This Act came into force on 1st July 2015 and there is a further legal requirement on schools to
‘protect pupils from extremism and radicalisation’
In practice this means continuing the work we do to promote and celebrate British values however, it also puts a requirement on schools to incorporate an approach noted in the Act called ’Prevent’
What is the Prevent Strategy?
The Home Office explains that Prevent is part of the government’s counter-terrorism strategy to stop people becoming terrorists or supporting terrorism. Page 1 of the strategy document says that it seeks to:
- Respond to the ideological challenge of terrorism and aspects of extremism, and the threat posed by those who promote these views
- Provide practical help to prevent people from being drawn into terrorism and ensure they are given appropriate advice and support
- Work with a wide range of sectors where there are risks of radicalisation which need to be addressed, including education, criminal justice, faith, charities, the internet and health
A representative from the DfE’s due diligence and counter-extremism division explained: (The Key July 1st 2015)
All schools are required by law to teach a broad and balanced curriculum which promotes the spiritual, moral and cultural development of pupils and prepares them for the opportunities, responsibilities and experiences of life.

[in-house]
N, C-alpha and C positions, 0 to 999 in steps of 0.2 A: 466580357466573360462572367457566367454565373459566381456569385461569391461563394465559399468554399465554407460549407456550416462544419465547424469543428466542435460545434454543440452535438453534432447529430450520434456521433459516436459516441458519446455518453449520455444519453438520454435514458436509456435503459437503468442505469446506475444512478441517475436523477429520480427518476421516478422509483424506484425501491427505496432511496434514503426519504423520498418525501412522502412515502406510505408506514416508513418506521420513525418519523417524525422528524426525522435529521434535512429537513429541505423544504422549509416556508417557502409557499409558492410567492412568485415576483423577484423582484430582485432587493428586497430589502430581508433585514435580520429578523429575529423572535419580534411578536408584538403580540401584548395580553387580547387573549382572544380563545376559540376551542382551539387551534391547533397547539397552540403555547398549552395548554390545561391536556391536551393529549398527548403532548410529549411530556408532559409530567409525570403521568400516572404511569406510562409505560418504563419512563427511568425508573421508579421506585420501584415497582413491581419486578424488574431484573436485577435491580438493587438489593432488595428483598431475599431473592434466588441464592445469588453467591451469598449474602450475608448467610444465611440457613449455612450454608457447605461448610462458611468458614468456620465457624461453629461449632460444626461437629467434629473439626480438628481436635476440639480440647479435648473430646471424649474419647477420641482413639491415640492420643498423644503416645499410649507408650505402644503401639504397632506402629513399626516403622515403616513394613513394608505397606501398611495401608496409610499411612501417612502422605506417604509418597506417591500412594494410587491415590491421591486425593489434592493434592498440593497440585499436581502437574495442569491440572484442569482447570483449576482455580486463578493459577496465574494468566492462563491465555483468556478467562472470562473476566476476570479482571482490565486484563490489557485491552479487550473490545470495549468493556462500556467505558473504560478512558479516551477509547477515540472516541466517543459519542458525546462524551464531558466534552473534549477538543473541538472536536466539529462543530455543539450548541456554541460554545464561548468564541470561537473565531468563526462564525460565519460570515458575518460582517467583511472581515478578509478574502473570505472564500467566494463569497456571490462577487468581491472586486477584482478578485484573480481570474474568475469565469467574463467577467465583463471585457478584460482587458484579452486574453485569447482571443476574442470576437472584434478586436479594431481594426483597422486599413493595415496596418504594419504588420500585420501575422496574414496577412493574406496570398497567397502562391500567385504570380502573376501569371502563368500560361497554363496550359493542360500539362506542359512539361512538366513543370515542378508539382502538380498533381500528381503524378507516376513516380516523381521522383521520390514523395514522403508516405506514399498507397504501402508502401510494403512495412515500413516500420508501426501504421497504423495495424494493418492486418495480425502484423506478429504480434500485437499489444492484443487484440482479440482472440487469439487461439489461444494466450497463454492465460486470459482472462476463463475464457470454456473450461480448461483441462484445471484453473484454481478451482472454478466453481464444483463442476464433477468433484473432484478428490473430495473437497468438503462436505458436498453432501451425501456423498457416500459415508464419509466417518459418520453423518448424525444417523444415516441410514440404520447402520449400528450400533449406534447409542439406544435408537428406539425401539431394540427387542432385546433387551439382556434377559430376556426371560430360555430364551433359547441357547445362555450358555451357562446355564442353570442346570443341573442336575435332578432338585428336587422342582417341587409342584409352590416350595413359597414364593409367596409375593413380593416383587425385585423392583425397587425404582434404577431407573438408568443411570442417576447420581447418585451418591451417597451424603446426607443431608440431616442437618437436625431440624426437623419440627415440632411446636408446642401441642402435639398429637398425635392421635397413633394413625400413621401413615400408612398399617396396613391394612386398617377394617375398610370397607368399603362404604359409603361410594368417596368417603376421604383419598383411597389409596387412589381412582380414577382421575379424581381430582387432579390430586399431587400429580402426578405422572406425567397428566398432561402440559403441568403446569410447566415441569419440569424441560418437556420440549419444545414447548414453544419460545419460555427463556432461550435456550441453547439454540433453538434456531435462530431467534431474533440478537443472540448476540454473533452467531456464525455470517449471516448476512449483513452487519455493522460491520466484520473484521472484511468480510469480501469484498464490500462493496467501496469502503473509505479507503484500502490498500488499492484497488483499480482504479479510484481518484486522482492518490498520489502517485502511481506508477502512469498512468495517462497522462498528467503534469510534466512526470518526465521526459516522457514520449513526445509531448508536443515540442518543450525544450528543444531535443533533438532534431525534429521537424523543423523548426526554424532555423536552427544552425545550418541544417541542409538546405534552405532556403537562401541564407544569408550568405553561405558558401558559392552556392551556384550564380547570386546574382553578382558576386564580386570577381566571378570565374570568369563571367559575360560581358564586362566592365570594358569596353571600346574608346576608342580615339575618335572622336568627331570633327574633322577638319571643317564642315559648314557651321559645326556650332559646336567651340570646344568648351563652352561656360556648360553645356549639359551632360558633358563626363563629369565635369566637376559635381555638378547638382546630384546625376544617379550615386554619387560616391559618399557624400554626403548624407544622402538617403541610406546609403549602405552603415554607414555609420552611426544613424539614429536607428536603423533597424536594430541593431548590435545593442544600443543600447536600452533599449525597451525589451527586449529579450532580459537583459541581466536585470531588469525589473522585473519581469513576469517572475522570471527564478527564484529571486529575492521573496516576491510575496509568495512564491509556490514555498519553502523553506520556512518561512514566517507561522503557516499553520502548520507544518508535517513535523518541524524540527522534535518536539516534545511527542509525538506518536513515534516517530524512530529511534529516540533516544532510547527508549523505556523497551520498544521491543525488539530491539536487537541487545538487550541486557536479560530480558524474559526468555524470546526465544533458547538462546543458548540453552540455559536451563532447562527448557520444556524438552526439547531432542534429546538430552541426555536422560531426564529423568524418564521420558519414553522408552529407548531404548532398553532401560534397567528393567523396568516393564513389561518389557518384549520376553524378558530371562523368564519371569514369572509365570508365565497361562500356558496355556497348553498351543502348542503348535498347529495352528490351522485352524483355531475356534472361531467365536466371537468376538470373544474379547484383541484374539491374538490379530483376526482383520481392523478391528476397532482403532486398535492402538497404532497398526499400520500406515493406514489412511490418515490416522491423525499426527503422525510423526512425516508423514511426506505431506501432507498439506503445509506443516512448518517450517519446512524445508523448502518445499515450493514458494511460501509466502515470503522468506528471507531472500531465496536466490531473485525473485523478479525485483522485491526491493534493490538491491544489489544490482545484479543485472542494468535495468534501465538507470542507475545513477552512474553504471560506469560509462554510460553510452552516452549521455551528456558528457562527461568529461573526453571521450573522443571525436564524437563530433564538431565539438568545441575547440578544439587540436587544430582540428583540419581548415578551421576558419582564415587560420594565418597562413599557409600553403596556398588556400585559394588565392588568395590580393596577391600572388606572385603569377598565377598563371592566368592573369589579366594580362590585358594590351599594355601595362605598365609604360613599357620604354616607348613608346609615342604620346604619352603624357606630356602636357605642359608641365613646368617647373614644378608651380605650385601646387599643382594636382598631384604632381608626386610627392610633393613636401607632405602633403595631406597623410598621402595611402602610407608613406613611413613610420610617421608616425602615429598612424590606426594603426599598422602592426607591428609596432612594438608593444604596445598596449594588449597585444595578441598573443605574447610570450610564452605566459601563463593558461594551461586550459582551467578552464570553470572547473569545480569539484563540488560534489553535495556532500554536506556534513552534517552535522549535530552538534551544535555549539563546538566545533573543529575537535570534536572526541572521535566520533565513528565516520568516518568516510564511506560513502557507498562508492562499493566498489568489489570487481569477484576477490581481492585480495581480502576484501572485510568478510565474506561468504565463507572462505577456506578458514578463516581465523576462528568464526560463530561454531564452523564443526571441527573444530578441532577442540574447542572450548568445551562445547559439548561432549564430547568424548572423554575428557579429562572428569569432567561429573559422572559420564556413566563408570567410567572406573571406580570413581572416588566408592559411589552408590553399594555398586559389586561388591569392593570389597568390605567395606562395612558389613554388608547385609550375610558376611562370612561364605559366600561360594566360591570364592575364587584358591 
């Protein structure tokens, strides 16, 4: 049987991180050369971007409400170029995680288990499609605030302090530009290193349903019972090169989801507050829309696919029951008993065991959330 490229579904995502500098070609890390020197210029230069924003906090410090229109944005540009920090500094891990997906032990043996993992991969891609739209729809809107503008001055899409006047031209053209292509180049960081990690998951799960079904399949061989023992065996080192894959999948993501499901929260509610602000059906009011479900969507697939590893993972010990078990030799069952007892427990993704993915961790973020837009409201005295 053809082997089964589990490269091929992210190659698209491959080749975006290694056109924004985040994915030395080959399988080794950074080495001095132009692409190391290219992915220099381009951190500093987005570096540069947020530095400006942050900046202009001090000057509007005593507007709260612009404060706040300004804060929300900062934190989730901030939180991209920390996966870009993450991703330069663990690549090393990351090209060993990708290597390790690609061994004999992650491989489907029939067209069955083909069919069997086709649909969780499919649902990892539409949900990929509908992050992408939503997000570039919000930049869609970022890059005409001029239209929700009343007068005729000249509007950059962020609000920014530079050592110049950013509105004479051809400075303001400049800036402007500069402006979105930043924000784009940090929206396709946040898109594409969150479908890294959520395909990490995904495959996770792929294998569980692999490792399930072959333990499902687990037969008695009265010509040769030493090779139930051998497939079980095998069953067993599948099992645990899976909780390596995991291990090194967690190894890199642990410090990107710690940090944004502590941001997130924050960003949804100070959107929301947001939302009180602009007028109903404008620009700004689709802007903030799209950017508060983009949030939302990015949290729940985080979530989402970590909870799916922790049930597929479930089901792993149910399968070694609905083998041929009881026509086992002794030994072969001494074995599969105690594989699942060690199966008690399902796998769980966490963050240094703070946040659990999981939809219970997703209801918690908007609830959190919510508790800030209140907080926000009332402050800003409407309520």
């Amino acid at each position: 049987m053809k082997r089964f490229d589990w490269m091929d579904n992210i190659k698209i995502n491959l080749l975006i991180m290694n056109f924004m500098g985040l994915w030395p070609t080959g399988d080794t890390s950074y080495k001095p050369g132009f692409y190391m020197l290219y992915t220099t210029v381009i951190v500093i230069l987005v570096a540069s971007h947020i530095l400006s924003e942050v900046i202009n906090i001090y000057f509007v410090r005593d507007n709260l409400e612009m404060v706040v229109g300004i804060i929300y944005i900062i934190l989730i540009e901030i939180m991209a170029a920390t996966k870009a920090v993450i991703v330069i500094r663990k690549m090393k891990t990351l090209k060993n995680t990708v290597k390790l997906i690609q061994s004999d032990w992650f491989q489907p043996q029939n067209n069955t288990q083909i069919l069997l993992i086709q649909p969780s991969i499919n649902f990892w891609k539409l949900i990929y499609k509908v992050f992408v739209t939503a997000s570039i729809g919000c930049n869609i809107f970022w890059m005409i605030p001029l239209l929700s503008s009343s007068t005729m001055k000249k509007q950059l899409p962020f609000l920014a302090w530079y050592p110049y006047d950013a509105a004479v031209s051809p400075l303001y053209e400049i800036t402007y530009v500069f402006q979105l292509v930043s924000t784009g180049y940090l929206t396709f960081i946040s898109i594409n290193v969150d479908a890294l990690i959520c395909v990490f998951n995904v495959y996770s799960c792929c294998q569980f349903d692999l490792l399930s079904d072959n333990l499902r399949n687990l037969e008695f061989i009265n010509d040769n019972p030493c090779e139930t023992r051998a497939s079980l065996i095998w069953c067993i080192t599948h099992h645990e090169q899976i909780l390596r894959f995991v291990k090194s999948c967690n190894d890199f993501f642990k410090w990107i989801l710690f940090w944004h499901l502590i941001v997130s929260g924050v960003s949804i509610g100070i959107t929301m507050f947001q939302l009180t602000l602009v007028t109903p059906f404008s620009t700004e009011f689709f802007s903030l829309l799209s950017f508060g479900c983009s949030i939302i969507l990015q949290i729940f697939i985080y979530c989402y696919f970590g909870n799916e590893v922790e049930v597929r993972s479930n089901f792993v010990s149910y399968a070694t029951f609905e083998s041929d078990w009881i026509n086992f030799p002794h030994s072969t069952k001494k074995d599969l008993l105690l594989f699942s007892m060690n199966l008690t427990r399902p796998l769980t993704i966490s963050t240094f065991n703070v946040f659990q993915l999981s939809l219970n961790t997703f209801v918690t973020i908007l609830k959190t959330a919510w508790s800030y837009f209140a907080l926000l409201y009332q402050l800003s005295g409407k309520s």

Publicly funded schools are required to promote community cohesion, a duty first introduced through the Education and Inspections Act 2006.
The DfE representative added that schools can help to protect children from extremist and violent views in the same ways that they help to safeguard children from drugs, gangs and alcohol. He suggested that a school’s work on Prevent could be seen in this context.
He also said:
Staff can help to identify children whose behaviour suggests that they are being drawn into terrorism
The purpose must be to protect children from harm and to ensure that they are taught in a way that is consistent with the law and the country’s values. Awareness of Prevent and the risks it is intended to address are vital.
Staff can help to identify children whose behaviour suggests that they are being drawn into terrorism or extremism. These children can then be referred to the relevant agencies.
Guidance from the DfE prevent-duty-departmental-advice-v6
The DfE ‘Learning to be safe together document prevent toolkit
The DfE ‘Prevent Duty Guidance’ PreventDutyGuidanceEnglandWales